Wednesday 15 August 2018

Man jailed for three years for the attempted murder of a teenager at Dublin's Hellfire club

  • Michael Corbett (28), with an address in Raheny, Dublin 5, was sentenced to nine years in prison, but had six years suspended as he was suffering from paranoid schizophrenia at the time
  • He had pleaded guilty at the Central Criminal Court to the attempted murder of a 17-year-old boy near the Hellfire Club in Dublin mountains
  • The boy had been camping there with his two friends
  • Corbett assaulted both of his friends as they came to his aid
  • He attempted to slash teen boy's throat, before stabbing him in the chest and hitting him in the head
  • Outside the court, the victim said sentence was "ridiculous", but added it was "the law,not justice'
  • Judge praised all three victims
The Hell Fire Club on Montpelier Hill in the Dublin Mountains Photo: Tony Gavin
The Hell Fire Club on Montpelier Hill in the Dublin Mountains Photo: Tony Gavin

Natasha Reid

A 28-year-old Dubliner has been jailed for three years for attempting to murder a teenager and assaulting his two friends as they camped at a popular hiking spot.

Michael Corbett was sentenced to nine years in prison for his crimes, but had six years suspended as he was suffered from paranoid schizophrenia at the time.

The father-of-one, of no fixed abode but with a previous address in Raheny, Dublin 5, had pleaded guilty at the Central Criminal Court to the attempted murder of the 17-year-old on June 27, 2016 at the Hellfire Club on Dublin's Montpelier Hill.

Mr Justice Michael White had previously praised the young man’s two friends for coming to his aid only to be assaulted themselves. During the sentencing earlier today, he praised Corbett’s first victim, who had received a four-inch stab wound to his chest during the attack.

The judge said he had shown ‘considerable courage’ on the day, when he was just short of his 18th birthday. His friends, a man and woman, were 18 and 19. They are not being named for legal reasons.

Justice White noted that all had suffered considerable stress, which he said was ongoing. He said that the first victim was ‘close to losing his life’.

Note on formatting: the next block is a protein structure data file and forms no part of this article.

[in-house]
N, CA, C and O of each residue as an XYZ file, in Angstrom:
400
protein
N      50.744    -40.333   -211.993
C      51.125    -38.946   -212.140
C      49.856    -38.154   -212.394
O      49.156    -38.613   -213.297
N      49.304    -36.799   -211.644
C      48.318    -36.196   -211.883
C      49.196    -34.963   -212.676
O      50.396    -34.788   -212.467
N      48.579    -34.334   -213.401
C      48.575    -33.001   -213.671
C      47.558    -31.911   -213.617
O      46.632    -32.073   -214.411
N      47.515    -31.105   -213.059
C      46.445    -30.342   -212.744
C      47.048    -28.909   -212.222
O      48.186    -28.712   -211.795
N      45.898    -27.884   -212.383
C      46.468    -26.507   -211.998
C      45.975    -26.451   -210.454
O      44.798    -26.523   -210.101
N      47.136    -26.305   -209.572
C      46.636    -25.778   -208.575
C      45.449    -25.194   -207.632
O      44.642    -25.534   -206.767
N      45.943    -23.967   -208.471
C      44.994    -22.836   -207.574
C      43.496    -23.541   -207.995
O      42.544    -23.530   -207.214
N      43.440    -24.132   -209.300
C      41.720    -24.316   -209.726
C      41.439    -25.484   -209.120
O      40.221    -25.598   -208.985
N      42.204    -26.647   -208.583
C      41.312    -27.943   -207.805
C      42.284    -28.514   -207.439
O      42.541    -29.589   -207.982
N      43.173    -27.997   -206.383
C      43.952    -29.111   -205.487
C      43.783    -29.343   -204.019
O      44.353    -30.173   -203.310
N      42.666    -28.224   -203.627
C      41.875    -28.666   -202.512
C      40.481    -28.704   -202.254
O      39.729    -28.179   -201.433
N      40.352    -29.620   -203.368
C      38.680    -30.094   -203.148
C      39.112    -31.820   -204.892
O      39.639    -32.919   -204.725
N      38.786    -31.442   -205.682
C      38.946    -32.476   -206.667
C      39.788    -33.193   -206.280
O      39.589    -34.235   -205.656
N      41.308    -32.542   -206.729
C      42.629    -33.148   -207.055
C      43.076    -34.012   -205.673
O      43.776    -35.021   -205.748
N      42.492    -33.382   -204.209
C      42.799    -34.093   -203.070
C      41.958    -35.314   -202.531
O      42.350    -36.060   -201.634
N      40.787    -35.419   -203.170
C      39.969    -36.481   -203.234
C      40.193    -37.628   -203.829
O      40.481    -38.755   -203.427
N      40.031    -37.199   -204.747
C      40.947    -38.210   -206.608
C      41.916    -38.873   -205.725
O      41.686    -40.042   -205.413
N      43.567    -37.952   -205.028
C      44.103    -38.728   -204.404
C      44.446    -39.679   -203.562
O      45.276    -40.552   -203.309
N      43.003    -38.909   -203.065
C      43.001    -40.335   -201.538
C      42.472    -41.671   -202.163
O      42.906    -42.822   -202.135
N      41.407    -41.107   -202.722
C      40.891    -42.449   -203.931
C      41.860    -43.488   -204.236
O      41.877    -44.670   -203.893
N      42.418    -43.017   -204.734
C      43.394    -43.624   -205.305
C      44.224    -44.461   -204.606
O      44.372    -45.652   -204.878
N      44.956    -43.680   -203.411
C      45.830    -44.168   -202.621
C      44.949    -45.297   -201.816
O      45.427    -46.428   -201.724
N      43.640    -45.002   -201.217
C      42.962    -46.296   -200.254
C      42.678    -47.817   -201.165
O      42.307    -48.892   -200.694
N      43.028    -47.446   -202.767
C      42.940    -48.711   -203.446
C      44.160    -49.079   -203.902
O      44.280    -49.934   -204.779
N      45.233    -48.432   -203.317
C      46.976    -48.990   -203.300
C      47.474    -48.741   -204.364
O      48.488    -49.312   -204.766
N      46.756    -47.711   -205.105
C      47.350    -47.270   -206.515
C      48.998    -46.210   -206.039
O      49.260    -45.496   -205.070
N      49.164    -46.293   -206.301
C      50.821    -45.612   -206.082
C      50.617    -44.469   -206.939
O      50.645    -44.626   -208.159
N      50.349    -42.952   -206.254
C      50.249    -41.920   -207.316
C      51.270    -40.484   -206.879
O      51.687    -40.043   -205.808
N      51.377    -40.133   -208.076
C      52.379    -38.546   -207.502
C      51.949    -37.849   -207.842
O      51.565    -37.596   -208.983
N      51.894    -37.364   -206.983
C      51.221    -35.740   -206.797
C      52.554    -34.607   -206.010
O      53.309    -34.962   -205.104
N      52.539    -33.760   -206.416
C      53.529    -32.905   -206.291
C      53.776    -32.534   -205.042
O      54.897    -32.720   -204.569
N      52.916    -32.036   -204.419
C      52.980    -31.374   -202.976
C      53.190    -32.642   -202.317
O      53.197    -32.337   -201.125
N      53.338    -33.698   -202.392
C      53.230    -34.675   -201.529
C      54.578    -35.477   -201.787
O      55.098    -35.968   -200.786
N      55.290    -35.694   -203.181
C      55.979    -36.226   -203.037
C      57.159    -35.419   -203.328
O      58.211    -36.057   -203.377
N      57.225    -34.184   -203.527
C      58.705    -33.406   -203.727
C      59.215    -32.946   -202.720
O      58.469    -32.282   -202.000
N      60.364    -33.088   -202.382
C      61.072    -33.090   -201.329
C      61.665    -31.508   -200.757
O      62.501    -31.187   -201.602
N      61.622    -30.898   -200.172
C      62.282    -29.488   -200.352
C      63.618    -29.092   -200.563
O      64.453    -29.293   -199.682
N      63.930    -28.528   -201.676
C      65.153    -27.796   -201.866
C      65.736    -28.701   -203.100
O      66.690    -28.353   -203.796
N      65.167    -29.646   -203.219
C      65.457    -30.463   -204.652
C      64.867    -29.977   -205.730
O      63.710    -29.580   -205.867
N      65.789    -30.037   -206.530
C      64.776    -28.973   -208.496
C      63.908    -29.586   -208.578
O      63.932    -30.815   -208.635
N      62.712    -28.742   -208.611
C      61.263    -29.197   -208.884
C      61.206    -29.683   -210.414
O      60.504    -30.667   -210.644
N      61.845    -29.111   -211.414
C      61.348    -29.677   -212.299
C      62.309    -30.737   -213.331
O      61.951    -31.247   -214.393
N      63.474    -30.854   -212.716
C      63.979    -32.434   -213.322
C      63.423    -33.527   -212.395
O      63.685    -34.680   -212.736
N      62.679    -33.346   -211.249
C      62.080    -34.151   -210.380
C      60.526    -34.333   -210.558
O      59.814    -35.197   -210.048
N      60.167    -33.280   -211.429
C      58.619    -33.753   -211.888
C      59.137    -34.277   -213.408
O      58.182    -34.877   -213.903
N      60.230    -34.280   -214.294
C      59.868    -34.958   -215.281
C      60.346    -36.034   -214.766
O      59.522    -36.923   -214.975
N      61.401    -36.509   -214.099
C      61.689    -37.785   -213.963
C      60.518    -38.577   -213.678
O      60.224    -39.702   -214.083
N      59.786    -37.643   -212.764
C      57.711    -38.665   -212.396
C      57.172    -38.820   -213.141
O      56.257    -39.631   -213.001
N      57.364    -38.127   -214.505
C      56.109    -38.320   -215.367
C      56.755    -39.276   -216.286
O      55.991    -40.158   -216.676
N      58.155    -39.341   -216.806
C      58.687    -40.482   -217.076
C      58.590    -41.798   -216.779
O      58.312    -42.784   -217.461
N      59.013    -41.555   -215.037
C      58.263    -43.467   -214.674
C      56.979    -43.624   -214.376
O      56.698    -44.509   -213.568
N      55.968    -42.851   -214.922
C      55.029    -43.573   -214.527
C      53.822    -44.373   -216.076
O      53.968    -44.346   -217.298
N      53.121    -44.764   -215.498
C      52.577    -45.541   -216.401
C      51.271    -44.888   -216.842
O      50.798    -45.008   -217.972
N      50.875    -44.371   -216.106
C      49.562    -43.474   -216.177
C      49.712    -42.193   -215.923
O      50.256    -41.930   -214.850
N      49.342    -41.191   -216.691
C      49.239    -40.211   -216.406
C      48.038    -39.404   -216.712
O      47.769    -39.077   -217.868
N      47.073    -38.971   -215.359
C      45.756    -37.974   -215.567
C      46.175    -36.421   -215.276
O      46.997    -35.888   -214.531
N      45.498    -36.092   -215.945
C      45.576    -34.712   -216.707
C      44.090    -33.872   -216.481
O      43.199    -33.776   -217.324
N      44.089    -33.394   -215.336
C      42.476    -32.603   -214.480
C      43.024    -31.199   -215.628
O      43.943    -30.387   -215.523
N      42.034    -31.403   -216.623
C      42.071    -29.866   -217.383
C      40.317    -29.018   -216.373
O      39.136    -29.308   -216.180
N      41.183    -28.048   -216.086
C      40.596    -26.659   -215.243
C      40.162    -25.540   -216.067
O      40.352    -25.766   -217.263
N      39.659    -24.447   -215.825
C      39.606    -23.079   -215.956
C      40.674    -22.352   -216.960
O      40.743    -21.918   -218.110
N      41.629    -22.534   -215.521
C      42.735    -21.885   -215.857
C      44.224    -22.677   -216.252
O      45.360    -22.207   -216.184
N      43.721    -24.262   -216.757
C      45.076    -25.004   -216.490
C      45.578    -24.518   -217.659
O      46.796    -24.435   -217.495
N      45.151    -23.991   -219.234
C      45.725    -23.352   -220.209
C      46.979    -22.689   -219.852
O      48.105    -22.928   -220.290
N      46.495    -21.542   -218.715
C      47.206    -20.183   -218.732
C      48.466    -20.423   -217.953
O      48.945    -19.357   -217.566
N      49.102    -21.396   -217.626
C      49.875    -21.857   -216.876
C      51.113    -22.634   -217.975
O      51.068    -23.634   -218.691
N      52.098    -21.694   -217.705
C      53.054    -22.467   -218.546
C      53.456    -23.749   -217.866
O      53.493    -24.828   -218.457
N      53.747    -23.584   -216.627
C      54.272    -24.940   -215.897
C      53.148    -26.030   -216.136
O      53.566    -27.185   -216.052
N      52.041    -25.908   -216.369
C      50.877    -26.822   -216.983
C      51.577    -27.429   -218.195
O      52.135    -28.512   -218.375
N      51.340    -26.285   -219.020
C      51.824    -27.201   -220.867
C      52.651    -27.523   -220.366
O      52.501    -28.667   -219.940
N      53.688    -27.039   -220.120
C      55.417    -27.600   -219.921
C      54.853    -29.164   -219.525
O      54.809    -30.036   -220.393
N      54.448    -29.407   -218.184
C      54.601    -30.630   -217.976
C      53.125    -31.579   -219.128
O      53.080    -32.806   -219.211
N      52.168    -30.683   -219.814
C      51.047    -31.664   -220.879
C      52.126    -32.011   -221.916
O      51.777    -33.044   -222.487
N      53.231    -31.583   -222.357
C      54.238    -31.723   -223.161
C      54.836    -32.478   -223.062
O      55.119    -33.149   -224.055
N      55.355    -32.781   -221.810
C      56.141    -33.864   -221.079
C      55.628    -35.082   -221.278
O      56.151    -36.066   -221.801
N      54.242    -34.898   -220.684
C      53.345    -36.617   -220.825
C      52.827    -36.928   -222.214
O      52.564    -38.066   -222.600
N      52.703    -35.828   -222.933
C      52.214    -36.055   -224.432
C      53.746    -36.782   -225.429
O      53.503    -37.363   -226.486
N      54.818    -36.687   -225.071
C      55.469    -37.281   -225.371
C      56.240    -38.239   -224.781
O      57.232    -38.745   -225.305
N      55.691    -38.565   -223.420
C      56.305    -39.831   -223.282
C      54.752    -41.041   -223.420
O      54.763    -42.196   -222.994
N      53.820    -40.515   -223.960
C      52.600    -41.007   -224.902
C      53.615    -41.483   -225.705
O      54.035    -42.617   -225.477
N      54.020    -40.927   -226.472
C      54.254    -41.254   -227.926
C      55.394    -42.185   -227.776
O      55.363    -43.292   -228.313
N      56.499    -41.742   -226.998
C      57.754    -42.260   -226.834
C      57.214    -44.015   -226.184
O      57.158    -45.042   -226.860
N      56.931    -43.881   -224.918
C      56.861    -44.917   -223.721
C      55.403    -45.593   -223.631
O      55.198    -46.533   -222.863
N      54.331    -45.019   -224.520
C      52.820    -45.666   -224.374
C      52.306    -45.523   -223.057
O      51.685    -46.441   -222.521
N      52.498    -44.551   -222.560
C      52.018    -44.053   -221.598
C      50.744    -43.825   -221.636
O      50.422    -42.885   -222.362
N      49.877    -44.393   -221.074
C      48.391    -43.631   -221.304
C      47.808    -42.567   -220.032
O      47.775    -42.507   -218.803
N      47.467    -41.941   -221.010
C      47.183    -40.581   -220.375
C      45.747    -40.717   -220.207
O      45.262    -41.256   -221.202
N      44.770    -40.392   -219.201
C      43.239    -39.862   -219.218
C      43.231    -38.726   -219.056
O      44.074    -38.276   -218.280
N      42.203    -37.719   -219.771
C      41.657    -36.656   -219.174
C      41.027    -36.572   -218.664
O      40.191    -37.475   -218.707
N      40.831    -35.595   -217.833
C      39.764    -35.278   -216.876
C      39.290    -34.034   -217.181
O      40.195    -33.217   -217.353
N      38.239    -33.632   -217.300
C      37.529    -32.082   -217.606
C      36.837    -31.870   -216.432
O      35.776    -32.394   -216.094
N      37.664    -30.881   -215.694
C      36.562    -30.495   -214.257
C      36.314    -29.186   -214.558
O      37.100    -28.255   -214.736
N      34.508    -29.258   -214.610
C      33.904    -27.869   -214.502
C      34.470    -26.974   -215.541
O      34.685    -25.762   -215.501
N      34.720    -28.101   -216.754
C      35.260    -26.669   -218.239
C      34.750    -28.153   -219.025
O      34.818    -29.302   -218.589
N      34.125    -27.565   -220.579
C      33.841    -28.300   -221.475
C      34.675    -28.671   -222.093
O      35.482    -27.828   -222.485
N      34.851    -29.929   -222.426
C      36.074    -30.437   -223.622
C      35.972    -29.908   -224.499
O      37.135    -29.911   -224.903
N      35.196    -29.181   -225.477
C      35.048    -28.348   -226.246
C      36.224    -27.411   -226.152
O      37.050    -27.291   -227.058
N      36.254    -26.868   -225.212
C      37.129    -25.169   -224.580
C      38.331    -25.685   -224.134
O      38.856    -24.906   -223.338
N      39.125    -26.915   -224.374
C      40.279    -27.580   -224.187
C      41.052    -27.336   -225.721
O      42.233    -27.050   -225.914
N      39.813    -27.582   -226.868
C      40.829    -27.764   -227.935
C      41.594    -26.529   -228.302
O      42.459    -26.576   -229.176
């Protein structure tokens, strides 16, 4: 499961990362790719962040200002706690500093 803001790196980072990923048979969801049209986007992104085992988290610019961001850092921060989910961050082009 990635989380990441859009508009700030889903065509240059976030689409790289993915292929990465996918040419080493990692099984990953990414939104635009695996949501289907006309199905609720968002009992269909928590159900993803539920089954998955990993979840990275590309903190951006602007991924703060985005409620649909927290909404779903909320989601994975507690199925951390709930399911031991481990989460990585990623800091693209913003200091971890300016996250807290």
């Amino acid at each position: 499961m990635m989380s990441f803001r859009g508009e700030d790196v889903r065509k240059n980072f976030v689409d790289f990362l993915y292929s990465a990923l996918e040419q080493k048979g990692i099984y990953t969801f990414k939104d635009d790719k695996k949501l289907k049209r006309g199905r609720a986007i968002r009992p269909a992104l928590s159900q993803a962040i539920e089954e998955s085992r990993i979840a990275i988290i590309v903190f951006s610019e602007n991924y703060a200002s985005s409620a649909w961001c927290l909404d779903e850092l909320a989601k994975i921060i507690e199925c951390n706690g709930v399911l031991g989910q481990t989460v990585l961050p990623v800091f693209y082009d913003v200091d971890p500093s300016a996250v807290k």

“It’s luck more than anything else that dictated that he survived and recovered,” he said.

He noted medical reports, which showed that the accused was suffering from the severe mental disability, paranoid schizophrenia, at the time.

“He had responsibility that was quite significantly diminished by his illness,” he added.

Corbett had severe difficulties historically, which had been severely exacerbated by his own behaviour, namely his abuse of alcohol and drugs, he said.

“That’s an aggravating factor,” he explained.

He said that it was appropriate to impose a substantial custodial sentence and suspend a substantial portion of it so that the accused could be supervised by probation services and be medically monitored.

“He’s now on a programme of medication which, if he continues on, will stabilise his psychosis,” he said.

He noted that the illness would manifest itself again if Corbett stopped taking his medication or returned to alcohol or drugs.

He imposed a sentence of nine years, with six years suspended on specific conditions to be finalised on receipt of a probation report on July 31st.

He remanded Corbett in custody until then.

The young man and woman, who were assaulted after the attempted murder of their friend, spoke outside of their disappointment at the suspension of six years of his sentence.

The young man described it as "ridiculous".

“It’s law, not justice,” he said, but added that he trusted the judge’s opinion.

“I’m afraid of people, normal people,” he explained of the ongoing effects of the attack. “I shouldn’t have to worry that someone might just hit me out of nowhere, completely unprovoked… We shouldn’t have to be afraid. It shouldn’t be this way.”